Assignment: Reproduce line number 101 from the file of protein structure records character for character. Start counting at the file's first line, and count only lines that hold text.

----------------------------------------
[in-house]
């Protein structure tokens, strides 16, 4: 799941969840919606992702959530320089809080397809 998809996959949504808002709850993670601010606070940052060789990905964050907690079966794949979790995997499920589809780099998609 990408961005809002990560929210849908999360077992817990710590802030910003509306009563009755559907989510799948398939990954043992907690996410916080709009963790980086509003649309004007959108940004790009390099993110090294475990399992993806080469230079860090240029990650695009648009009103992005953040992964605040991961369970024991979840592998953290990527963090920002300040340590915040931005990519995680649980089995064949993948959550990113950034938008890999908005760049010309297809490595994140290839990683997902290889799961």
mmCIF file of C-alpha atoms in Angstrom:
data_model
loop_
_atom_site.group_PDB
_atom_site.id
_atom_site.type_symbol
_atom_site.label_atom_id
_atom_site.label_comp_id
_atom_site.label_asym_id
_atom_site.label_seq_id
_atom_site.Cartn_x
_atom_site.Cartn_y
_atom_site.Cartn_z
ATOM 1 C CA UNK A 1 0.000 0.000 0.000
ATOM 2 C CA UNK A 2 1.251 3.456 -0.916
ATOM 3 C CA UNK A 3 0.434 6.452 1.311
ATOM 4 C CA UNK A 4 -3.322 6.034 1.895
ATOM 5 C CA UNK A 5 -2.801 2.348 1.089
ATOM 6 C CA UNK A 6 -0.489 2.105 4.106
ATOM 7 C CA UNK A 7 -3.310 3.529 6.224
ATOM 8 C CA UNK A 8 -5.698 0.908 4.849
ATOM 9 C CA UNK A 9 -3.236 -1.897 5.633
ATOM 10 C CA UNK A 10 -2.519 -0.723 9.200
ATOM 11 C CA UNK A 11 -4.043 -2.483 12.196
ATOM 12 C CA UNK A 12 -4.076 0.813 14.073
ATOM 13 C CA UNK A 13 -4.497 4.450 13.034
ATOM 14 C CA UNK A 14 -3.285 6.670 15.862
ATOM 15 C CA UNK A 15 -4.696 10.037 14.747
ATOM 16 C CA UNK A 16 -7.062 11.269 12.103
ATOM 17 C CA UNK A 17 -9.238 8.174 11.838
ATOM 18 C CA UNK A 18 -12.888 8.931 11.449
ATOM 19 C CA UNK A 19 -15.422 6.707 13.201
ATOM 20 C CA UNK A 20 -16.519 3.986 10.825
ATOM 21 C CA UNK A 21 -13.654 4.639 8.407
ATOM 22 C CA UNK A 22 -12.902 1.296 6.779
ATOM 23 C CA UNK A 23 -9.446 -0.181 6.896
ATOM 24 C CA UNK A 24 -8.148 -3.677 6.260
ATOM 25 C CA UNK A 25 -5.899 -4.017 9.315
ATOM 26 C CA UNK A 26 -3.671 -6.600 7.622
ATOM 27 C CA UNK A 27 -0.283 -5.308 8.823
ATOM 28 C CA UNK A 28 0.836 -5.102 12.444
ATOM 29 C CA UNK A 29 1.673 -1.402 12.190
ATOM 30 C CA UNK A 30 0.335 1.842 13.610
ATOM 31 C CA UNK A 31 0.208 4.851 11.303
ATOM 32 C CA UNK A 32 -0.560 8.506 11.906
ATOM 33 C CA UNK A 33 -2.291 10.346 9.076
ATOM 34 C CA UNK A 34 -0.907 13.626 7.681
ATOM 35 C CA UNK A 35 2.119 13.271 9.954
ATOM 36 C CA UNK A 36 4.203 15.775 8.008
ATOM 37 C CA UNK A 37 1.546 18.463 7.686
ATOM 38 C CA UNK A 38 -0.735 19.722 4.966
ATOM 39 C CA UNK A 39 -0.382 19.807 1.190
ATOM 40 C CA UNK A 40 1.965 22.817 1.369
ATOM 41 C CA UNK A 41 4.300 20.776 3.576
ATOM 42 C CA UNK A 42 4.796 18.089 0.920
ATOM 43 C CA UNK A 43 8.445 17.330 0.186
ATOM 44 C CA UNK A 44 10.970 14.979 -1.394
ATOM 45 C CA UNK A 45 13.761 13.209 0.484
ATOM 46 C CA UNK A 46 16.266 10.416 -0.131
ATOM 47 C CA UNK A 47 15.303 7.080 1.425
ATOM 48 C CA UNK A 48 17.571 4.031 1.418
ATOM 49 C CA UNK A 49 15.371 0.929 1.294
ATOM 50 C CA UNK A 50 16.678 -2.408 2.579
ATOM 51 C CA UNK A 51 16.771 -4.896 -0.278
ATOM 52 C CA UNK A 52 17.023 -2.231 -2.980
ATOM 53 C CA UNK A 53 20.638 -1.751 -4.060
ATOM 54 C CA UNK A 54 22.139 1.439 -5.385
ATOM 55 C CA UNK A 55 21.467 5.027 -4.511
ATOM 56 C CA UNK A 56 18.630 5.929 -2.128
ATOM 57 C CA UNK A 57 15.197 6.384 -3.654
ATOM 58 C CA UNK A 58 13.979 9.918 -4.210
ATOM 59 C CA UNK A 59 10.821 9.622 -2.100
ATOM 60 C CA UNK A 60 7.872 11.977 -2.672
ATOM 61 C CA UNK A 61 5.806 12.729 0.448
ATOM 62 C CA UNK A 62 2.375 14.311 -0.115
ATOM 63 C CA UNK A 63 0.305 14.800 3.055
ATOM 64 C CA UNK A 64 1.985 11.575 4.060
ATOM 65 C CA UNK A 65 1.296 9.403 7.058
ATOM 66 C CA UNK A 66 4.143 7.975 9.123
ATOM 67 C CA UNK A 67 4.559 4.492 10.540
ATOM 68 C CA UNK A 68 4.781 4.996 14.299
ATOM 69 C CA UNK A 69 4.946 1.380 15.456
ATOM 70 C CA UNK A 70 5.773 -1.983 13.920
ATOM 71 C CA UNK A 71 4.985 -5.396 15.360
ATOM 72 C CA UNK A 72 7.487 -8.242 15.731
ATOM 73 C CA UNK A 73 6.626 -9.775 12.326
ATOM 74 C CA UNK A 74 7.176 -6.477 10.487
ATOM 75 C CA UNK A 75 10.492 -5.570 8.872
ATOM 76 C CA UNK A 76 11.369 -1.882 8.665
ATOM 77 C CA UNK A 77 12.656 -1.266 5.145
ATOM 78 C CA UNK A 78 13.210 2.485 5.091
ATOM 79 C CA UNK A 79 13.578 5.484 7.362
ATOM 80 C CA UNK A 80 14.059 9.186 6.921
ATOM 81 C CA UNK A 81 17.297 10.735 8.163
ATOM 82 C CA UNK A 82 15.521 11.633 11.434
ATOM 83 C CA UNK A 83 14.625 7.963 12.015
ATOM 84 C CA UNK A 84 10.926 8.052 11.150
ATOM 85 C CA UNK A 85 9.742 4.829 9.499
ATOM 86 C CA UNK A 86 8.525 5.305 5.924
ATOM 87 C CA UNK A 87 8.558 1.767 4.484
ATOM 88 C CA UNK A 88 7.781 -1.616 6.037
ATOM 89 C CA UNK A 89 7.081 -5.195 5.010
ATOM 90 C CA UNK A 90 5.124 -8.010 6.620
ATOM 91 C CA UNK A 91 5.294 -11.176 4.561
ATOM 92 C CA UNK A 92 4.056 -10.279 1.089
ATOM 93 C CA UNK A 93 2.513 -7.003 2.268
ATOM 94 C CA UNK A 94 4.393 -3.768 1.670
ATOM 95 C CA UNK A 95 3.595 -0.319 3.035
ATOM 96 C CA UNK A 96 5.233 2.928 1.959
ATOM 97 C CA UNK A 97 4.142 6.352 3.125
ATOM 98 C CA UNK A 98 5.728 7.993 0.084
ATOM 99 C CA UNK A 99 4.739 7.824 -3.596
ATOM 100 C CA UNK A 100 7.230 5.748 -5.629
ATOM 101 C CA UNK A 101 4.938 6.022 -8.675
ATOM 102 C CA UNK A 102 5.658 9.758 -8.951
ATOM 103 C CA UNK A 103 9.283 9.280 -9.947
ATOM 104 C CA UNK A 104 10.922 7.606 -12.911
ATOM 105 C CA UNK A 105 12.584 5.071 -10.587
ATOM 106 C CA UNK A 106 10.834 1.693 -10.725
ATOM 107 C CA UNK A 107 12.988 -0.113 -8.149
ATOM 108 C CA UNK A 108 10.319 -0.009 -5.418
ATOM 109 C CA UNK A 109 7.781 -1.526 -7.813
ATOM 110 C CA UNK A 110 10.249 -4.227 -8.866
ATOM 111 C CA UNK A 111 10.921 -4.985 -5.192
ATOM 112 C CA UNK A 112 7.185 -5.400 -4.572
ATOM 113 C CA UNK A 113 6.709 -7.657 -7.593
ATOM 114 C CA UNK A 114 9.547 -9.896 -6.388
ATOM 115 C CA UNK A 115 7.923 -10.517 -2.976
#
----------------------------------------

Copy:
ATOM 86 C CA UNK A 86 8.525 5.305 5.924